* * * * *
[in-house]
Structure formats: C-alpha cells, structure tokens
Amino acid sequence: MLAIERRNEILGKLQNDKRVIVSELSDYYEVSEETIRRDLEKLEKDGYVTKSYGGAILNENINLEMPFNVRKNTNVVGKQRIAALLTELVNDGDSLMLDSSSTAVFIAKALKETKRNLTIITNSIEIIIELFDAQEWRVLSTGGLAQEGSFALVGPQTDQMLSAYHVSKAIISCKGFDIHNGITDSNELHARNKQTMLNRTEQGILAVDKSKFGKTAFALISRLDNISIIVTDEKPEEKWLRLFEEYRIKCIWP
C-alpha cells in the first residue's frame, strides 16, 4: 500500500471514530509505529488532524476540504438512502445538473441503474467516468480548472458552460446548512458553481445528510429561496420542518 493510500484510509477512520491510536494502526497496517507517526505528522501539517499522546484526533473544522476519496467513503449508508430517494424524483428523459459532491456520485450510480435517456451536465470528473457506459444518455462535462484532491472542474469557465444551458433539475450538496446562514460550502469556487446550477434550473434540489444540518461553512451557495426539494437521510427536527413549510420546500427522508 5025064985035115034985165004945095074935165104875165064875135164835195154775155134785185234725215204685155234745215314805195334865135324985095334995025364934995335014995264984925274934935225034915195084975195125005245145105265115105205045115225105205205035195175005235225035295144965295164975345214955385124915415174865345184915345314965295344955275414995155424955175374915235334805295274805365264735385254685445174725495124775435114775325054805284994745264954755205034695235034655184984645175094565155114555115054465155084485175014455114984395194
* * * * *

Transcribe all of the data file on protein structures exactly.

[in-house]
Structure formats: C-alpha cells, structure tokens
Amino acid sequence: MLAIERRNEILGKLQNDKRVIVSELSDYYEVSEETIRRDLEKLEKDGYVTKSYGGAILNENINLEMPFNVRKNTNVVGKQRIAALLTELVNDGDSLMLDSSSTAVFIAKALKETKRNLTIITNSIEIIIELFDAQEWRVLSTGGLAQEGSFALVGPQTDQMLSAYHVSKAIISCKGFDIHNGITDSNELHARNKQTMLNRTEQGILAVDKSKFGKTAFALISRLDNISIIVTDEKPEEKWLRLFEEYRIKCIWP
C-alpha cells in the first residue's frame, strides 16, 4: 500500500471514530509505529488532524476540504438512502445538473441503474467516468480548472458552460446548512458553481445528510429561496420542518 493510500484510509477512520491510536494502526497496517507517526505528522501539517499522546484526533473544522476519496467513503449508508430517494424524483428523459459532491456520485450510480435517456451536465470528473457506459444518455462535462484532491472542474469557465444551458433539475450538496446562514460550502469556487446550477434550473434540489444540518461553512451557495426539494437521510427536527413549510420546500427522508 5025064985035115034985165004945095074935165104875165064875135164835195154775155134785185234725215204685155234745215314805195334865135324985095334995025364934995335014995264984925274934935225034915195084975195125005245145105265115105205045115225105205205035195175005235225035295144965295164975345214955385124915415174865345184915345314965295344955275414995155424955175374915235334805295274805365264735385254685445174725495124775435114775325054805284994745264954755205034695235034655184984645175094565155114555115054465155084485175014455114984395194